Well kids, it's that time again. I'd like to present the newest member of Color Commentary, Clara's Garden. I think it is just fantastic. Light and airy. Spring-like. Feminine.
Stirring things up in the dyepots with Clara Parkes of Knitter's Review was a ton of fun. I'll let her tell you all about it:
I’ll admit it, I have a thing for pink. Friends tease me about it as, again and again, I inevitably add yet more pink-hued yarns to my stash. I can’t help it – done right, pink is an exquisite color. I’m not talking about the oft-maligned pink of Pepto Bismol and bubble gum, but the elegant, nuanced, womanly hues of Mary Cassatt paintings, of peonies and hollyhocks and tulips. I know of no pink in nature that is not beautiful.
When Beth asked me to create a color with her, my mind immediately turned to those peonies, hollyhocks, and tulips—all three of which I have in my garden. They are pink, yes, but they have elements of yellow and white in them as well. I sent her a picture of a pale pink peony with hints of yellow stamens at the very center, and that’s where we began.
Translating a picture or a feeling into yarn is one thing—but doing it in such a way that you end up with a yarn that conveys this same feeling when knit up, that requires true skill. While I said what I liked, Beth knew how to make it happen, and in that regard, this was a truly collaborative process.
She first pulled three common colors from my picture—pink, yellow, and purple—and we started there. (We agreed right up front that we’d focus on the flower itself and not complicate matters by bringing in any green.) She dyed several skeins of sock yarn to start, each with different saturations and lengths of color placed at varying spots along the skein. While the skeins looked nearly identical at first, their differences quickly revealed themselves when I started swatching. In one skein, those innocent-looking yellow dabs became popcorny globs when knitted up—and the colors looked darker than I’d envisioned, pooling in an unattractive, oil-slick kind of way. (You can see a little bit of this in the cuff of my sample sock.)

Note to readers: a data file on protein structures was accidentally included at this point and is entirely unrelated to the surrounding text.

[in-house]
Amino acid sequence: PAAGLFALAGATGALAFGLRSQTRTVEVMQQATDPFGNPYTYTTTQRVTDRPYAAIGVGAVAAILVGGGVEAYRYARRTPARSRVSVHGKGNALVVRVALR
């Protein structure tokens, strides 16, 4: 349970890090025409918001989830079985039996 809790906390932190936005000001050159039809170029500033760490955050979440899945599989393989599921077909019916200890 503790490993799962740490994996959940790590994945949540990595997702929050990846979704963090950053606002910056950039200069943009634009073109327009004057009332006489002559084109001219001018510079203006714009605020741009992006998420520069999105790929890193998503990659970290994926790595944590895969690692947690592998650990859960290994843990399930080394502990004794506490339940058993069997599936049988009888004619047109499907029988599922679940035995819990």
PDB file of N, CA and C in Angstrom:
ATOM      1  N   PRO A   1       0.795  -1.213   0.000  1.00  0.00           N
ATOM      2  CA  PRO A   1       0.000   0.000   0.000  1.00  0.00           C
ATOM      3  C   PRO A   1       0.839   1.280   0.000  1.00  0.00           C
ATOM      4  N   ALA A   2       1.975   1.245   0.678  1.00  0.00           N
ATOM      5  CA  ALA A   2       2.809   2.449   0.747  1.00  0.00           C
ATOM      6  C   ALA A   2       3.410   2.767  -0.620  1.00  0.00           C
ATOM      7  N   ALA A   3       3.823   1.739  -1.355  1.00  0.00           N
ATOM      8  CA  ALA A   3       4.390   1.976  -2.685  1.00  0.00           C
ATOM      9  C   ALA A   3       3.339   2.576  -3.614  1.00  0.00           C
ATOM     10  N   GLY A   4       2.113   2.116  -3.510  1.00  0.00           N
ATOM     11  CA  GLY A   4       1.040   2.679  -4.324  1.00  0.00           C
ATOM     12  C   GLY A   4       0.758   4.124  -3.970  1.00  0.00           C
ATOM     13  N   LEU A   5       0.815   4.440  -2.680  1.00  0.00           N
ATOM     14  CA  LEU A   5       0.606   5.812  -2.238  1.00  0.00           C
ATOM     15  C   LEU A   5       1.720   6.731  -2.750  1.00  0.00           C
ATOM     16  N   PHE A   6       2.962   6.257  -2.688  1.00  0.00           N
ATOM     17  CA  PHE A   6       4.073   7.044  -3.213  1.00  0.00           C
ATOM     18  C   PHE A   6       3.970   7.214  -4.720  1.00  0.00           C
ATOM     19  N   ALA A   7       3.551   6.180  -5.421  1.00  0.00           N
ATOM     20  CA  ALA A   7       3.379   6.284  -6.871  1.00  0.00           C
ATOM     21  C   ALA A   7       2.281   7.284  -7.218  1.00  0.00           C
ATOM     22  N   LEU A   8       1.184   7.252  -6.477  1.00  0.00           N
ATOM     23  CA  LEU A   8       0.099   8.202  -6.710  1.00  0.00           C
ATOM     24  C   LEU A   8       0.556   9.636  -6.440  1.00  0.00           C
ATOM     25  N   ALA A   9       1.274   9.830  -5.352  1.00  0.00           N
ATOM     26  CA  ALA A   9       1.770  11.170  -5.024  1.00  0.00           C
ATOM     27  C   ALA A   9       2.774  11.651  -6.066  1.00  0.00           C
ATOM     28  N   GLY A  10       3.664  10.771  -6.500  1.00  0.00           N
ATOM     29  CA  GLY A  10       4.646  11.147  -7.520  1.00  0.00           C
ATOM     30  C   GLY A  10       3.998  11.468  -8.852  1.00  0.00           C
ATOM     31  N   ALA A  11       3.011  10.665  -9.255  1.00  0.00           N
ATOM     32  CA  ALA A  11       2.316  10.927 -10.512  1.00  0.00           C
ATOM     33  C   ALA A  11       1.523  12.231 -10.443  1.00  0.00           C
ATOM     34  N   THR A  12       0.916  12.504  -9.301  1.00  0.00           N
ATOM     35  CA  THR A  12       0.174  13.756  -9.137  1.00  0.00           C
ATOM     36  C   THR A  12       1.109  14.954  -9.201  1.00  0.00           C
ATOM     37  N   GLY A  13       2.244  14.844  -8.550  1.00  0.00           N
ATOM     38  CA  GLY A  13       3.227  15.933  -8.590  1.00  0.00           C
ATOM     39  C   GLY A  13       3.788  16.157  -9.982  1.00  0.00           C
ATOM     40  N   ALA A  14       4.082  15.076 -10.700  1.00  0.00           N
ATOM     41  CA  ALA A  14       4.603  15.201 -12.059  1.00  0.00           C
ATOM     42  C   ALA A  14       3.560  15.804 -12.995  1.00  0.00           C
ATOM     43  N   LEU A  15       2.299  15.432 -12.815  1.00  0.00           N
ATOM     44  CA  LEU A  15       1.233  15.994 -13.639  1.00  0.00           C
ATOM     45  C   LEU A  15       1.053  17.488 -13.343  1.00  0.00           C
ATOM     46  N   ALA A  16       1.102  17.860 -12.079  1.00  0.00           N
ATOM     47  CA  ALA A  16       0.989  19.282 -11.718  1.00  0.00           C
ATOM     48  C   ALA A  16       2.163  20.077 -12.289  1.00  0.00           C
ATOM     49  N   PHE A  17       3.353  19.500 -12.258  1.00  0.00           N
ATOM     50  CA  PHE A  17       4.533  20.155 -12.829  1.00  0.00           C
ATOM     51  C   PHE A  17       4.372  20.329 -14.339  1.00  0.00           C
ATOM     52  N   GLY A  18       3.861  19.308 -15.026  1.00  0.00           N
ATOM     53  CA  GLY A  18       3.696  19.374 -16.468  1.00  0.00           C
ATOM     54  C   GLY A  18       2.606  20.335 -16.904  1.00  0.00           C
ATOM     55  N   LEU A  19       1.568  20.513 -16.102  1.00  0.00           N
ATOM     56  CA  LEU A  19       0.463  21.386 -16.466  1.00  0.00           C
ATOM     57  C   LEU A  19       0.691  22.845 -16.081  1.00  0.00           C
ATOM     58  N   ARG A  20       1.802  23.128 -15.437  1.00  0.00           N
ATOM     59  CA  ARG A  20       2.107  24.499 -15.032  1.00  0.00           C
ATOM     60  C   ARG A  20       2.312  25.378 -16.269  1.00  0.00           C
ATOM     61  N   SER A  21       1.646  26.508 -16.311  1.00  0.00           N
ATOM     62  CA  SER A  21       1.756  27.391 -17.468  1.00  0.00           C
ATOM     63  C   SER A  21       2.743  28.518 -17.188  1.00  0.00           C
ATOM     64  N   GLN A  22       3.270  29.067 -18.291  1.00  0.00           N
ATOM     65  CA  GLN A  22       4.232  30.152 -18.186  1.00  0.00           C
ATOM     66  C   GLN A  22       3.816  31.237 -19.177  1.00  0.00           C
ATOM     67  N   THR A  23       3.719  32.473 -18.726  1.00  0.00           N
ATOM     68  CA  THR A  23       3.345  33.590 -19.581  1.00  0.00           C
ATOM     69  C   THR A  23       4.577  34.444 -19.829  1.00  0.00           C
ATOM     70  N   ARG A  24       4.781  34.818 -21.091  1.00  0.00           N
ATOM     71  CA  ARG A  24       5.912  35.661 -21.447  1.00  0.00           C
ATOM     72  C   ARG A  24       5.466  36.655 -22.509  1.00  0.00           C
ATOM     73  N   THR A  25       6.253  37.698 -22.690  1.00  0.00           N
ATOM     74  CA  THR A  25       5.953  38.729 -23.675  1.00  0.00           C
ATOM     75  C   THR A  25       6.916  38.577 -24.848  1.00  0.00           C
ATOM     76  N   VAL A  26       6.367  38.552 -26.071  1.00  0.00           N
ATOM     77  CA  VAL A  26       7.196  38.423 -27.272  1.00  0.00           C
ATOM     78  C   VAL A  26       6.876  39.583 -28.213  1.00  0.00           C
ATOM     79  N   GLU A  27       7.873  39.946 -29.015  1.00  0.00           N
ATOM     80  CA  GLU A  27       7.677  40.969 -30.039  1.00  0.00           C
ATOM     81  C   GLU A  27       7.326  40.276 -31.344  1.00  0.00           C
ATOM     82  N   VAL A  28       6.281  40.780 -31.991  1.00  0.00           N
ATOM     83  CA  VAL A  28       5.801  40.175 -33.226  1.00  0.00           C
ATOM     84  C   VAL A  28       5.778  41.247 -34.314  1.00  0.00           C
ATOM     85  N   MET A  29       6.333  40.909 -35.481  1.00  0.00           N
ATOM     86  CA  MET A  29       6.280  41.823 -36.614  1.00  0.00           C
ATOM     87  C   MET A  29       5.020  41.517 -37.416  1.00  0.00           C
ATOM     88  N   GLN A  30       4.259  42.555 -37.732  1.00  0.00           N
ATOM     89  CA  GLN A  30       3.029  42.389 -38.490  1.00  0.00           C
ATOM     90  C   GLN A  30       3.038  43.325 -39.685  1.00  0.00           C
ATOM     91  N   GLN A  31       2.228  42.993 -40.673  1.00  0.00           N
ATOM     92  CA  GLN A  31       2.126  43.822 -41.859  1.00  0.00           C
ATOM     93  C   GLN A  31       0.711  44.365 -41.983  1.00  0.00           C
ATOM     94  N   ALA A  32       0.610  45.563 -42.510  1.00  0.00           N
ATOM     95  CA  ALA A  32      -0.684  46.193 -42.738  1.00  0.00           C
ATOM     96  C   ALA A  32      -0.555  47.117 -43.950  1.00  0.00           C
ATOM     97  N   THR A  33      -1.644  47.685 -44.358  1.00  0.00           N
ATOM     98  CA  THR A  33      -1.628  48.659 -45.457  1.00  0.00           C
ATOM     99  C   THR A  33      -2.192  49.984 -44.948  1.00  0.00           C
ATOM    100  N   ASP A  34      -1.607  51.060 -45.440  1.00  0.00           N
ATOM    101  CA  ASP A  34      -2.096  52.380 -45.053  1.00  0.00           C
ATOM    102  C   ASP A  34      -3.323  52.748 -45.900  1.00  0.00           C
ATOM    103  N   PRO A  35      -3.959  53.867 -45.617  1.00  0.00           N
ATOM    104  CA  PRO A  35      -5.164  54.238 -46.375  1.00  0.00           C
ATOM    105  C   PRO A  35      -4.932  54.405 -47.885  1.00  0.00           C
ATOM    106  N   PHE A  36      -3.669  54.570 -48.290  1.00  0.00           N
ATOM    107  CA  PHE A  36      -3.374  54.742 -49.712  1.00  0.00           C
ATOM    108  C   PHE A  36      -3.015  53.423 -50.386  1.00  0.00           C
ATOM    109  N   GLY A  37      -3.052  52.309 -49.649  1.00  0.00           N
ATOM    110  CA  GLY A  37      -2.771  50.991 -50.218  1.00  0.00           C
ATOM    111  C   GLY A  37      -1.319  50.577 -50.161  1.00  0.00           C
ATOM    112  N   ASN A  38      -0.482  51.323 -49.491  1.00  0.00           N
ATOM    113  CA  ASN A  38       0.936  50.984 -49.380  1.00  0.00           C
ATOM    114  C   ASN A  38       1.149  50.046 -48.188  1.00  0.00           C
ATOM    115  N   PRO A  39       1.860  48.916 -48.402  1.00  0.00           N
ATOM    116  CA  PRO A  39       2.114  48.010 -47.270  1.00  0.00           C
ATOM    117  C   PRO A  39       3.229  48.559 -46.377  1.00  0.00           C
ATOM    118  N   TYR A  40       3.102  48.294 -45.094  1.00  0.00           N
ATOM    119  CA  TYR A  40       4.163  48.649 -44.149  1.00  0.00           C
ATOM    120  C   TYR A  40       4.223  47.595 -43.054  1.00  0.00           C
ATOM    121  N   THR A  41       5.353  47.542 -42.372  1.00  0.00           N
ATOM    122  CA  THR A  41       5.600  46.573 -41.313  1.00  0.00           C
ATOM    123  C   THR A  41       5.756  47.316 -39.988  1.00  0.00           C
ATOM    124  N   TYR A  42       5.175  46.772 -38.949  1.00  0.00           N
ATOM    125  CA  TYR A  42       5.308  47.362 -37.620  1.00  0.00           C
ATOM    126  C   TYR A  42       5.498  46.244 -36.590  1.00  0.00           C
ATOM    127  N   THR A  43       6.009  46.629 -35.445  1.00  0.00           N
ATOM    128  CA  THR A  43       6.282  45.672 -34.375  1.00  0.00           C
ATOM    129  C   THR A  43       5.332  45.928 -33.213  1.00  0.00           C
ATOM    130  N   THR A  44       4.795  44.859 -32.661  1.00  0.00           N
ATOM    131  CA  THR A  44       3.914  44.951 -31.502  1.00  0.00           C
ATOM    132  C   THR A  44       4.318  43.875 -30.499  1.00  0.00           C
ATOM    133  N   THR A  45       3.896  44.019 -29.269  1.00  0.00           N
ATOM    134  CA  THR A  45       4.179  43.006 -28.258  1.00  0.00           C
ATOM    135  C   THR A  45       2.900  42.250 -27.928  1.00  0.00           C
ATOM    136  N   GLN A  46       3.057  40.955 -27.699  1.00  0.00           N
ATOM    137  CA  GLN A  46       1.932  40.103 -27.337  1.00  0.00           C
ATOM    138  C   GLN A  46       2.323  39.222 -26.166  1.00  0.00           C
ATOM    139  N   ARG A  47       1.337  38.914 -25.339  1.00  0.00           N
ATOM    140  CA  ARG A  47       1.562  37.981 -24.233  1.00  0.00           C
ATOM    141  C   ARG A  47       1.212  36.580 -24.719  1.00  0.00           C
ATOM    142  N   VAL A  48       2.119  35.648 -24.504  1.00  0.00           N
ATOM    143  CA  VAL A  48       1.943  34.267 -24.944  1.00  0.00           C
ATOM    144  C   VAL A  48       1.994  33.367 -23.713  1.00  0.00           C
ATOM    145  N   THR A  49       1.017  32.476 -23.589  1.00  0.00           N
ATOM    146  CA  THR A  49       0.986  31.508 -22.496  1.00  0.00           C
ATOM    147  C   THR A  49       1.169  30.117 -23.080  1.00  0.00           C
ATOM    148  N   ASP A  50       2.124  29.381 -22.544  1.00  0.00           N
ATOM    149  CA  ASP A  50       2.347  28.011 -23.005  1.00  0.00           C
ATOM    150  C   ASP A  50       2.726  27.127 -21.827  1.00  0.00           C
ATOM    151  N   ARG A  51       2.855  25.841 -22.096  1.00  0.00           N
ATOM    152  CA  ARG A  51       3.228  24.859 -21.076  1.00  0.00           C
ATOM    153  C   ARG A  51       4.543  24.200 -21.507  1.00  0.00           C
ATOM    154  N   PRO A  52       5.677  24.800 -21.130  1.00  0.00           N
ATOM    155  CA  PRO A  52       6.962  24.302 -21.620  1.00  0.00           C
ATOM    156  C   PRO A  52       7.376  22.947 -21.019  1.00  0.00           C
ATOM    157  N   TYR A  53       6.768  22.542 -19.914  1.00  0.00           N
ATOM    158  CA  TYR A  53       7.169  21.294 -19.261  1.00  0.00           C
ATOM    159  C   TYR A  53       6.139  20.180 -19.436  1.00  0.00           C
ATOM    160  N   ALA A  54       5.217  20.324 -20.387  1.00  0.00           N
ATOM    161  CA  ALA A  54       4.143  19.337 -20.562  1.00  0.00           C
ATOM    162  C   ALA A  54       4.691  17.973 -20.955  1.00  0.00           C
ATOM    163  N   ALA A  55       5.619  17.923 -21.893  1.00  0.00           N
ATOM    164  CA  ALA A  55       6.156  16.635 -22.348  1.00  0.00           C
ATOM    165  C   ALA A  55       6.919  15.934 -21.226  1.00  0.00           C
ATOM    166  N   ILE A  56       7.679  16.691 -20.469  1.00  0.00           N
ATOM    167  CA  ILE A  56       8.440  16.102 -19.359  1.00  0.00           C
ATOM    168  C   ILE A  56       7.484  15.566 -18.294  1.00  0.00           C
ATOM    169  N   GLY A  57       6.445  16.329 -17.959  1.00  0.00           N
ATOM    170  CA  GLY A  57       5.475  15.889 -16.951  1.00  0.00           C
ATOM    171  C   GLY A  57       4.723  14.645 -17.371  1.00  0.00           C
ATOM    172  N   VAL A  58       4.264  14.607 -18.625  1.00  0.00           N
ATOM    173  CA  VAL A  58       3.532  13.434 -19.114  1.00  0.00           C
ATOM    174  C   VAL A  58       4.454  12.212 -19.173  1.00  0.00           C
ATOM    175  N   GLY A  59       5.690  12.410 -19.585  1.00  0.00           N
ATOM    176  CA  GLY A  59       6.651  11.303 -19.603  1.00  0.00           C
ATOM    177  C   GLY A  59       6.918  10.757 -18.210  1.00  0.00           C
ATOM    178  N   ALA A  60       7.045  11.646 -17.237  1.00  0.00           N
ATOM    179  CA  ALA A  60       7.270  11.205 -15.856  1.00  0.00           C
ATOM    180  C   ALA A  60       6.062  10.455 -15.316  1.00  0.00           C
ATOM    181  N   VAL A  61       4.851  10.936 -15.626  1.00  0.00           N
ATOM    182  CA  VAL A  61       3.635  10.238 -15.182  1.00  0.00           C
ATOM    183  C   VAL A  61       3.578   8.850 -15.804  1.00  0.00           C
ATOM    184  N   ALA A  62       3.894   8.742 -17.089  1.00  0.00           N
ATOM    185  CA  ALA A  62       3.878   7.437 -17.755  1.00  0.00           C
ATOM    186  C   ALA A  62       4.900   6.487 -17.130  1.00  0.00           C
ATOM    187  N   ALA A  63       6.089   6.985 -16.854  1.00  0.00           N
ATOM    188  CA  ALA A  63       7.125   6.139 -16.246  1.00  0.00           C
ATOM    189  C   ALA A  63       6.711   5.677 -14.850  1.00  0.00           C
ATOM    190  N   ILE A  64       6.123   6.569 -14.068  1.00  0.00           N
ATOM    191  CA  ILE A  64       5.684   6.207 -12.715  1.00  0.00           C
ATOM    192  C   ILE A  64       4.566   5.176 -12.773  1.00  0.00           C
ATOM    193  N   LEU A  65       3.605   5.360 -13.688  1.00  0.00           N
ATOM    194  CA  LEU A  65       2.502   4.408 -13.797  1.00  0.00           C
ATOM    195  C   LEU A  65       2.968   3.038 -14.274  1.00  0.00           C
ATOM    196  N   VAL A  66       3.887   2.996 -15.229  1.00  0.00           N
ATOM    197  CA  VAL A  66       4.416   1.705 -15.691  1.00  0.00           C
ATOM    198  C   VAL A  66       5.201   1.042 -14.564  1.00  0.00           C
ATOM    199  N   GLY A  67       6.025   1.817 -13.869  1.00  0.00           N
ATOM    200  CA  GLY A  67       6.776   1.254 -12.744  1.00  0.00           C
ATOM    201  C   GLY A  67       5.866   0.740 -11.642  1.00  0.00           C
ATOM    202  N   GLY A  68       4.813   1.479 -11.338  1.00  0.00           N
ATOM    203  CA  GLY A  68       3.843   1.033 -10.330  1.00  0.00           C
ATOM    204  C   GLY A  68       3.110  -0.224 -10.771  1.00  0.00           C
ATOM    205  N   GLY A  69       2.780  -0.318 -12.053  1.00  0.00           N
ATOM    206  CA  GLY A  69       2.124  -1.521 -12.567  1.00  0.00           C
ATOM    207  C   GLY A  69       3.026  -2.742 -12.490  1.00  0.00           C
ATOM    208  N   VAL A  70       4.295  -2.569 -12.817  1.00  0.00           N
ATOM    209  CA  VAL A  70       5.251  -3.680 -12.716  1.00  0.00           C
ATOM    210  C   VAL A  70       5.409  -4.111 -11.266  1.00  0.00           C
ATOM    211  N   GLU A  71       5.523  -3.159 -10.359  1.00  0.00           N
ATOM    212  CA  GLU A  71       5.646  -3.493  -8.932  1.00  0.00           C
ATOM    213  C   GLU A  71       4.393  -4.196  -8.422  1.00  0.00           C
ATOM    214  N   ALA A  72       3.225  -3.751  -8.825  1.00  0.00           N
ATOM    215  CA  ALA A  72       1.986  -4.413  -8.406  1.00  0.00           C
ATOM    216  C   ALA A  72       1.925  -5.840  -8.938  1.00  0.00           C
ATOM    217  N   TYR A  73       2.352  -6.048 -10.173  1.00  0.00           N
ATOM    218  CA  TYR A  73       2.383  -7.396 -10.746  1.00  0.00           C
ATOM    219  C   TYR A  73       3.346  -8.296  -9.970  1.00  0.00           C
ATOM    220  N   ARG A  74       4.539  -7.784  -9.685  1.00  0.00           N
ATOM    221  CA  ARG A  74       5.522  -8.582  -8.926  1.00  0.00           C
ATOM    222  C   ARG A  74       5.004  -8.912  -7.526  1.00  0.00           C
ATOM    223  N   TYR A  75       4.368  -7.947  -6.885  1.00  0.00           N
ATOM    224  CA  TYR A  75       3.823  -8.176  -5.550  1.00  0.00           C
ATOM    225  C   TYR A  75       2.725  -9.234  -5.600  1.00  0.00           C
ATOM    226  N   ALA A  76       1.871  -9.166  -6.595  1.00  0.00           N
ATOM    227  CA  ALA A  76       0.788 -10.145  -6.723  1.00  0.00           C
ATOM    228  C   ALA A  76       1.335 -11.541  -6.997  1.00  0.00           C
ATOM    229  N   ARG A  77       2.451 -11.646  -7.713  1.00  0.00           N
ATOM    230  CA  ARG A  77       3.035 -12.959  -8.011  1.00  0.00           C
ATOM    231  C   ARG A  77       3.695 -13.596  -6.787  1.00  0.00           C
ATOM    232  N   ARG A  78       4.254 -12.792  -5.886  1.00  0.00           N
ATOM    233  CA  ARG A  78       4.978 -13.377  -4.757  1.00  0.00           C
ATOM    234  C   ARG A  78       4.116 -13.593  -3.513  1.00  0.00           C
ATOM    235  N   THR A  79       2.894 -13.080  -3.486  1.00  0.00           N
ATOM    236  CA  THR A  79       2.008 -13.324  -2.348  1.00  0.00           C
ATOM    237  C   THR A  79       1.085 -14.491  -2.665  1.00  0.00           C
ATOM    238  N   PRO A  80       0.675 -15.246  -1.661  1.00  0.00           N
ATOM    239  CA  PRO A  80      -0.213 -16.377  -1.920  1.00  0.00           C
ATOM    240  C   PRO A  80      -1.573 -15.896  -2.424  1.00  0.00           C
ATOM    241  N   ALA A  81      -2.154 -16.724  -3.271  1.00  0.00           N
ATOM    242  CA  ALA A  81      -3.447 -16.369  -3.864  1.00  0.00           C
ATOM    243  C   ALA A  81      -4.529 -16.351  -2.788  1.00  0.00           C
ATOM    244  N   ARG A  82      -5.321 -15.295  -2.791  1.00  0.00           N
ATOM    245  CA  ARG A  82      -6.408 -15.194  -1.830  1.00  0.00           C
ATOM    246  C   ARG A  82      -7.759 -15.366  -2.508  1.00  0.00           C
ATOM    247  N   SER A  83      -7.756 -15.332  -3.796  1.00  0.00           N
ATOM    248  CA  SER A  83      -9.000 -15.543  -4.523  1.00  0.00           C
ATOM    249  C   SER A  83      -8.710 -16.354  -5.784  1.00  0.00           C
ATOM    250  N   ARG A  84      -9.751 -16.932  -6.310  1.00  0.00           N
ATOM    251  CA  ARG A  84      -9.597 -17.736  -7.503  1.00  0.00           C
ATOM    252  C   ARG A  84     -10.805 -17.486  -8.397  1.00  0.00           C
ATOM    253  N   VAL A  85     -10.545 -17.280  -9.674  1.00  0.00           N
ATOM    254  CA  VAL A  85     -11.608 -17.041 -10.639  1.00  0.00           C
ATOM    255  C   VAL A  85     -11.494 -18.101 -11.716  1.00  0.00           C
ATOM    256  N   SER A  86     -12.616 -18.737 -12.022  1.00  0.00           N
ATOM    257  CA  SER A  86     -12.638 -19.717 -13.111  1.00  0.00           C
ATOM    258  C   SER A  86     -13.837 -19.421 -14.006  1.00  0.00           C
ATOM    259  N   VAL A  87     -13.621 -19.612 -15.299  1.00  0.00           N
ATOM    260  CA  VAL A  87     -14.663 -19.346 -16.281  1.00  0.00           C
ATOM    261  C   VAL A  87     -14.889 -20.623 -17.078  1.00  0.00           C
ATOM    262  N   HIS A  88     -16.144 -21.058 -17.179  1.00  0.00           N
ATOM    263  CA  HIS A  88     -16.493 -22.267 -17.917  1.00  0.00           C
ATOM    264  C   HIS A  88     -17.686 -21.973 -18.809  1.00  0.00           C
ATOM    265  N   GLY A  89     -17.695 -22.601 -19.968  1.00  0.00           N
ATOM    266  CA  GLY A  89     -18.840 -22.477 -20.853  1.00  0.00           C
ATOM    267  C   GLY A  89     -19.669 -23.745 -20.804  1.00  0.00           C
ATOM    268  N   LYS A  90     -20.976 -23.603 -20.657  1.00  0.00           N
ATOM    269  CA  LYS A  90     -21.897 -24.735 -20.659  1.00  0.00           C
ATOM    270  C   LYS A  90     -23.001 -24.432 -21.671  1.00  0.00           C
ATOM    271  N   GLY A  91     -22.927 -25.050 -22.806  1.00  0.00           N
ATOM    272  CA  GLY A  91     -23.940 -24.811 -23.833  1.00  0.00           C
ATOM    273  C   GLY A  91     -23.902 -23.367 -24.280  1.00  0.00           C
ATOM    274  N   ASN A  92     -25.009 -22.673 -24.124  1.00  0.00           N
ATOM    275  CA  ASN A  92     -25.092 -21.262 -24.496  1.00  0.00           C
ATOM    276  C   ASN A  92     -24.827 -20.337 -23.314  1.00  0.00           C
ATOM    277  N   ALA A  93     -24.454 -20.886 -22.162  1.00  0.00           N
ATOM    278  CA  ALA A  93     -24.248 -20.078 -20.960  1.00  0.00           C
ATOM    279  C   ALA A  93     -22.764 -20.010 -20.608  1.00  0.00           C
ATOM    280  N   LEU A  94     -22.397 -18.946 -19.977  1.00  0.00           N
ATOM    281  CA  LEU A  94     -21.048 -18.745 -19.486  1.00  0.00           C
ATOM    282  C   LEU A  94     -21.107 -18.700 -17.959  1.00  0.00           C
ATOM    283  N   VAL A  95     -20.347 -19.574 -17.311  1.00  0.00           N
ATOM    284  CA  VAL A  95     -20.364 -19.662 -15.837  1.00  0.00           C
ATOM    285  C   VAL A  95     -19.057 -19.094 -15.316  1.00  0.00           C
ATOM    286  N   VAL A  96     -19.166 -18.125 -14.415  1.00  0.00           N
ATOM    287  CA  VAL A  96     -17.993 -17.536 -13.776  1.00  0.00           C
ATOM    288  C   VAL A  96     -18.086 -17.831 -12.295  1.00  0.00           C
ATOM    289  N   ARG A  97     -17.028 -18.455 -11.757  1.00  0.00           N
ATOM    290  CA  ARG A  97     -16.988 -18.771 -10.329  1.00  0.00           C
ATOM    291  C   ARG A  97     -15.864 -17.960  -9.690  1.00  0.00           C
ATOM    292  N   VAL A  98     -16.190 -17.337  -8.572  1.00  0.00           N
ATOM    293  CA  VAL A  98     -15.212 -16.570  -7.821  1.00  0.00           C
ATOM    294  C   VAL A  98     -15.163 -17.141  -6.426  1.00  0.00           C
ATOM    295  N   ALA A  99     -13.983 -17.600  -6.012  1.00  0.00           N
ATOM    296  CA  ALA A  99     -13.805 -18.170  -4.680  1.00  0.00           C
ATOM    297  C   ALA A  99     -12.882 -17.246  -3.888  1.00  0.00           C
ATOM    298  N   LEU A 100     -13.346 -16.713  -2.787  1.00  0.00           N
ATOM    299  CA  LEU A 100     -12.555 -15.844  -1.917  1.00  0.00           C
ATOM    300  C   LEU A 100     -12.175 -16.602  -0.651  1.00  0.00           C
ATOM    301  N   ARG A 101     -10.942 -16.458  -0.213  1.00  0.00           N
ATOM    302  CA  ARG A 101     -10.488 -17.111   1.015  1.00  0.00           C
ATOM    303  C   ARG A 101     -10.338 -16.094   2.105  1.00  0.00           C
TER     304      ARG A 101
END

One more trip back to the drawing board. We opened the curtains on our Mary Cassatt drawing room and let the light in, pulling the purple and replacing it with white, lightening the pink, and transforming the yolky yellow into a pale and delicate buttercup. The next test skeins were much happier.
Again, the mystery was revealed in swatching. One skein (shown in the toe of my sample sock) pooled in larger waves that didn’t seem quite right. But one special skein (instep section) produced lovely little rippling waves of color that reminded me of the wavy edges of a flower petal—and I chose that color as the base for Clara’s Garden.
But we had one more surprise in store, which came when Beth dyed up a hank of my favorite Lorna’s Laces yarn – Helen’s Lace – in the new colorway. Love at first sight!
I immediately cast on a lace triangle shawl that’s now just a few repeats away from completion. I could not be more pleased with how the colors translate into lace fabric, shifting softly from yellow to white to pink, much like a bed of tulips and daffodils. There’s just enough variegation for visual intrigue without detracting from the lace pattern. And the colors—and their promise of spring—provide a welcome vision that shall sustain me through the last weeks of what has been a very long winter here in Maine.
It has been a great pleasure, and learning experience, to create this colorway. I’m proud to present it to you, and I hope you enjoy it.
Clara's Garden is shipping to LYS near you right NOW!